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Somebody was screaming and I had to check it wasn’t me. It could have been me. I certainly wanted to scream, but I remembered that right then and there Leslie and I were the only coppers on the scene and the public doesn’t like it when the police start screaming; it contributes to an impression of things not being conducive to public calm.

Ben Aaronovitch (b. 1964) British author
Rivers of London [Midnight Riot] (2011)
Added on 21-Oct-15 | Last updated 21-Oct-15
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I believe that the gods themselves are frightened of the world which they have fashioned.

Peter Ackroyd (b. 1949) English biographer, novelist, critic
The Last Testament of Oscar Wilde (1983)
Added on 16-Sep-14 | Last updated 16-Sep-14
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There’s power in the night. There’s terror in the darkness. Despite all our accumulated history, learning, and experience, we remember. We remember times when we were too small to reach the light switch on the wall, and when the darkness itself was enough to make us cry out in fear. Get a good ways out from civilization — say, miles and miles away on a lightless lake — and the darkness is there, waiting. Twilight means more than just time to call the children in from playing outside. Fading light means more than just the end of another day. Night is when terrible things emerge from their sleep and seek soft flesh and hot blood. Night is when unseen beings with no regard for what our people have built and no place in what we have deemed the natural order look in at our world from outside, and think dark and alien thoughts. And sometimes, just sometimes, they do things.

Jim Butcher (b. 1971) American author
Turn Coat, ch. 40 (2009)
    (Source)
Added on 10-Dec-13 | Last updated 20-Jan-22
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I shudder as I recall.

[Horresco réferens]

Virgil (70-19 BC) Roman poet [b. Publius Vergilius Maro; also Vergil]
The Aeneid [Ænē̆is], Book 2, l. 204ff (2.204) (29-19 BC) [tr. Mackail (1885)]
    (Source)

Referring to the death of the Trojan priest Laocoön and his sons. (Source (Latin)).
Added on 11-Mar-13 | Last updated 16-Mar-22
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Vows made in Storms are forgot in Calms.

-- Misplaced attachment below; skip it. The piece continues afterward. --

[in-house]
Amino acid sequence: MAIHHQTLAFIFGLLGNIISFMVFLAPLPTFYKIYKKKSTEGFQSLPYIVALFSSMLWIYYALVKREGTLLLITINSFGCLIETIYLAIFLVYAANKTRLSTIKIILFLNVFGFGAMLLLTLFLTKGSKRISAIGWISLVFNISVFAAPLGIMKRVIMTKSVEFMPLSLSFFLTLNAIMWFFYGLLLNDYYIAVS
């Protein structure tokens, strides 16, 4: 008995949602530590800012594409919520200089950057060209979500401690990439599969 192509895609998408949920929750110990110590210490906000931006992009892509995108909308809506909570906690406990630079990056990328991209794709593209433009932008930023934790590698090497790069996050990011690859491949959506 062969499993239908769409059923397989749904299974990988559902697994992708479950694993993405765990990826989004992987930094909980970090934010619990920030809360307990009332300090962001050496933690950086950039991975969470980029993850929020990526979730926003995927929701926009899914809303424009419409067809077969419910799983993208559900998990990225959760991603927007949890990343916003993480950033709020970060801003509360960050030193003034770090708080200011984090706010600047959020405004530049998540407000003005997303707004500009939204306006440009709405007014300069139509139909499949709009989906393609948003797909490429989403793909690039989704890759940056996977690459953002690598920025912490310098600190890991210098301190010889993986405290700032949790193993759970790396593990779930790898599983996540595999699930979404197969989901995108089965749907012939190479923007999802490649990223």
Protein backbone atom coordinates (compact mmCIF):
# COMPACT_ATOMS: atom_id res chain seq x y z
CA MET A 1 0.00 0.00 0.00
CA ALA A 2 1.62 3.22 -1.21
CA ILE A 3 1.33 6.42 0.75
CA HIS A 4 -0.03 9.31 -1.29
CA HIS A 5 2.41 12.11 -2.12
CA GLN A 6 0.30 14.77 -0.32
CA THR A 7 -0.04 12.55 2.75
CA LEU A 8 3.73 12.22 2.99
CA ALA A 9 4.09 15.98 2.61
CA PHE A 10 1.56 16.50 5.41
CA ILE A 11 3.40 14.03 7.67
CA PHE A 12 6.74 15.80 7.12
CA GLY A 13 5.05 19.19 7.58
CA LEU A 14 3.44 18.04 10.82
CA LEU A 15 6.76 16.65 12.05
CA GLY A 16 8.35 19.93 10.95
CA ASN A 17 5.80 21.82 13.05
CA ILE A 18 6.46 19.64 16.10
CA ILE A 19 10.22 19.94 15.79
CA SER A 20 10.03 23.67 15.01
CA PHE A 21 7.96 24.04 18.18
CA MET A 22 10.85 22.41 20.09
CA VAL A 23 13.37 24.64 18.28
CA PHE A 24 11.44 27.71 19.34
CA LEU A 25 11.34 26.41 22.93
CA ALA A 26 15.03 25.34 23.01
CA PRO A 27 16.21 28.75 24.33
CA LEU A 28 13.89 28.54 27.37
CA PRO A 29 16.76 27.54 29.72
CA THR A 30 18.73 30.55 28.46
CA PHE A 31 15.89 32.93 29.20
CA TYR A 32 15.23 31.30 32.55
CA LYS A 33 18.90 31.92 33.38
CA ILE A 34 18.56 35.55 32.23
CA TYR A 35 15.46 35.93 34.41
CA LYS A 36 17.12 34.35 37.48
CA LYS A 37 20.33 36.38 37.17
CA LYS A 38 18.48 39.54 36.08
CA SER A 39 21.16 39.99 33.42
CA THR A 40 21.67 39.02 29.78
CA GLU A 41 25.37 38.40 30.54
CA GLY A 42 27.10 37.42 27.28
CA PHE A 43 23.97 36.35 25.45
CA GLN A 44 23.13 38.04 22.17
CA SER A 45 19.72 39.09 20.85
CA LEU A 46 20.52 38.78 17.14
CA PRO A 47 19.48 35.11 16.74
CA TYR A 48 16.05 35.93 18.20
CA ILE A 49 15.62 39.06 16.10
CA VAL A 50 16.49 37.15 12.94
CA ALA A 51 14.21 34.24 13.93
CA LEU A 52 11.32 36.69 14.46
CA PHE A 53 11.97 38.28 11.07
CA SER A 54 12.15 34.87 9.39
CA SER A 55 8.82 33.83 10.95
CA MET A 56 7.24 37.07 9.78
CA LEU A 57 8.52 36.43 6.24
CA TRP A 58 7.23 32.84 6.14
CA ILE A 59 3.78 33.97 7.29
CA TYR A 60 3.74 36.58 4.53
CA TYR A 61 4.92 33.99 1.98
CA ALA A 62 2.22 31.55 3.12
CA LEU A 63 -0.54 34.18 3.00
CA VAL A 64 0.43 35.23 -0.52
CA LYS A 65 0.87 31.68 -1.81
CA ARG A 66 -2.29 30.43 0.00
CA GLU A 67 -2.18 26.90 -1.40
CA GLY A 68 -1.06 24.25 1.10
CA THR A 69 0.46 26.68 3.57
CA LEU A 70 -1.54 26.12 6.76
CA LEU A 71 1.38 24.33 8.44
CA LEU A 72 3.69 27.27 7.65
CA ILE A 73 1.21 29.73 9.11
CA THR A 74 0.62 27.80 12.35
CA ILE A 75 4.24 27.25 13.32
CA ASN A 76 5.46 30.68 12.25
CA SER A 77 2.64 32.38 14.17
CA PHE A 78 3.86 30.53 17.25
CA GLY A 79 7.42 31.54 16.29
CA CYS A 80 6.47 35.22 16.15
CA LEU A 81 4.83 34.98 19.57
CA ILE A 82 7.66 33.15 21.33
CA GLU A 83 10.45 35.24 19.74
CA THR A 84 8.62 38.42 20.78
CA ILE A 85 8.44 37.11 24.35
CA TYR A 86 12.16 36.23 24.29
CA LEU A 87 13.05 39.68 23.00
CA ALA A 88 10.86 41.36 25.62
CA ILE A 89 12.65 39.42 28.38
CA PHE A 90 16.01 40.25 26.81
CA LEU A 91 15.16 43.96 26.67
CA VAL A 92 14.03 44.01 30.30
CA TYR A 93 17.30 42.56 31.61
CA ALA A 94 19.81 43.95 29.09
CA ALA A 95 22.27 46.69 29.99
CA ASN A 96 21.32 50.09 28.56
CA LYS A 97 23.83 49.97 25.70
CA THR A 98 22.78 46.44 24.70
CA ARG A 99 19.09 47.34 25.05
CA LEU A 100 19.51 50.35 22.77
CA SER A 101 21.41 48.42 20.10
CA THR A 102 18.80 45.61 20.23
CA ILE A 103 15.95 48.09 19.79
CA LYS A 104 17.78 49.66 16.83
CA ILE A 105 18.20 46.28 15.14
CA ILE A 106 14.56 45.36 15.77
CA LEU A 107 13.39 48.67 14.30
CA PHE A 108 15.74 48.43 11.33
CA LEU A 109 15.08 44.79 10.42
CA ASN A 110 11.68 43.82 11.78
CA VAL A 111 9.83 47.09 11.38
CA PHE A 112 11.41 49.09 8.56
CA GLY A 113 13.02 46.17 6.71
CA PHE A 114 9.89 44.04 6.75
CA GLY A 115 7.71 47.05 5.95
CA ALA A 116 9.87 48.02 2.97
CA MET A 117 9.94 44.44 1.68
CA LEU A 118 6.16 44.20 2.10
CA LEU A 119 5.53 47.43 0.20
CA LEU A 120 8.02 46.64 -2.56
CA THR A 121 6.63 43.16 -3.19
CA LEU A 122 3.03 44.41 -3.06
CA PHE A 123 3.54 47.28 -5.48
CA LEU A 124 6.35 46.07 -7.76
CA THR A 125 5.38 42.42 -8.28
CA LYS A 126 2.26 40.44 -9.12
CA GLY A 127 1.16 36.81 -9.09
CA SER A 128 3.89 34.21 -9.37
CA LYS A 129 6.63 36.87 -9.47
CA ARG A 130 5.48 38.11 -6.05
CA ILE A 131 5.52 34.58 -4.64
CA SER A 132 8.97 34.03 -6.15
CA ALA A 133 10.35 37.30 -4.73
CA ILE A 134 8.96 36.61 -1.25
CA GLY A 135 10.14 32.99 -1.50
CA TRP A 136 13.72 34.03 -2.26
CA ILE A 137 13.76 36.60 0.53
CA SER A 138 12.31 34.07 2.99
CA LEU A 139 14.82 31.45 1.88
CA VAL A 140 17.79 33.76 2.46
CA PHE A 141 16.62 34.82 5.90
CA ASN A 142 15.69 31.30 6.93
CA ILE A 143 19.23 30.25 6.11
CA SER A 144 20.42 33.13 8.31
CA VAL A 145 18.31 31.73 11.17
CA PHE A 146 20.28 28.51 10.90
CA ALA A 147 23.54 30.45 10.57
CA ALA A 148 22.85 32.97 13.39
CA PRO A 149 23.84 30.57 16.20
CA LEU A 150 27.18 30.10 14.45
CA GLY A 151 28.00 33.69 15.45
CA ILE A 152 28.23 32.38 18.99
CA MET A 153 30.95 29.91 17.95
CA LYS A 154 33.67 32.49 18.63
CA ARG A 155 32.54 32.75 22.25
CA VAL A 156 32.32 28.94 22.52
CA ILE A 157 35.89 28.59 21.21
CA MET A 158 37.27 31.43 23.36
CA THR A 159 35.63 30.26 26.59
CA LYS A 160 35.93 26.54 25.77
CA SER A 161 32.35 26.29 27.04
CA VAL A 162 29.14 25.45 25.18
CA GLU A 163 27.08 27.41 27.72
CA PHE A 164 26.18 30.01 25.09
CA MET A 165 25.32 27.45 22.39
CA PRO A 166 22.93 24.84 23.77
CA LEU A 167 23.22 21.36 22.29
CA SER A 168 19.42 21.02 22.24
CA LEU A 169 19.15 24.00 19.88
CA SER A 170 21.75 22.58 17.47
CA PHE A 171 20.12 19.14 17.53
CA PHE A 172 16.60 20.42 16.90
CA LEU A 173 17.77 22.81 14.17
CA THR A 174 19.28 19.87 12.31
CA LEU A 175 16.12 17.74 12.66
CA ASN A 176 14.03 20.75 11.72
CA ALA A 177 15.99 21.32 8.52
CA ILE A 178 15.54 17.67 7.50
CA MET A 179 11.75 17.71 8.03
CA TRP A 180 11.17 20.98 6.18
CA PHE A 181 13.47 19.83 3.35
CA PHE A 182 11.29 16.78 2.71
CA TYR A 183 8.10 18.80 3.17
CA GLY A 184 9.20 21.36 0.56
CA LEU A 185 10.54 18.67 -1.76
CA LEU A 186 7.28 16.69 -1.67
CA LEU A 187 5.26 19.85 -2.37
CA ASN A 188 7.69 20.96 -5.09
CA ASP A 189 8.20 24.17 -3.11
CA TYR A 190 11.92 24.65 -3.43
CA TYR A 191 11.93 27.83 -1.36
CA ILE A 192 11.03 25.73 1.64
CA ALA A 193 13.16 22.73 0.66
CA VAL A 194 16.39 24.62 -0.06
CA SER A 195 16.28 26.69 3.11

Thomas Fuller (1654-1734) English writer, physician
Gnomologia: Adages and Proverbs, #5408 (1732)
    (Source)
Added on 31-Oct-12 | Last updated 26-Jan-21
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A Degree of Fear sharpeneth, the Excess of it stupifieth.

George Savile, Marquis of Halifax (1633-1695) English politician and essayist
“Fear,” Political, Moral and Miscellaneous Reflections (1750)
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Added on 18-May-10 | Last updated 30-Jan-20
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Totalitarianism is never content to rule by external means, namely, through the state and a machinery of violence; thanks to its peculiar ideology and the role assigned to it in this apparatus of coercion, totalitarianism has discovered a means of dominating and terrorizing human beings from within.

Hannah Arendt (1906-1975) German-American philosopher, political theorist
The Origins of Totalitarianism, Part 3, ch. 10 “A Classless Society”, sec. 1 (1951)
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Added on 18-Mar-10 | Last updated 5-Jul-22
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So, first of all, let me assert my firm belief that the only thing we have to fear is fear itself — nameless, unreasoning, unjustified terror which paralyzes needed efforts to convert retreat into advance.

Franklin Delano Roosevelt (1882-1945) US President (1933-1945)
First Inaugural Address (4 Mar 1933)
    (Source)

See Bacon.
Added on 31-Aug-07 | Last updated 21-Jul-16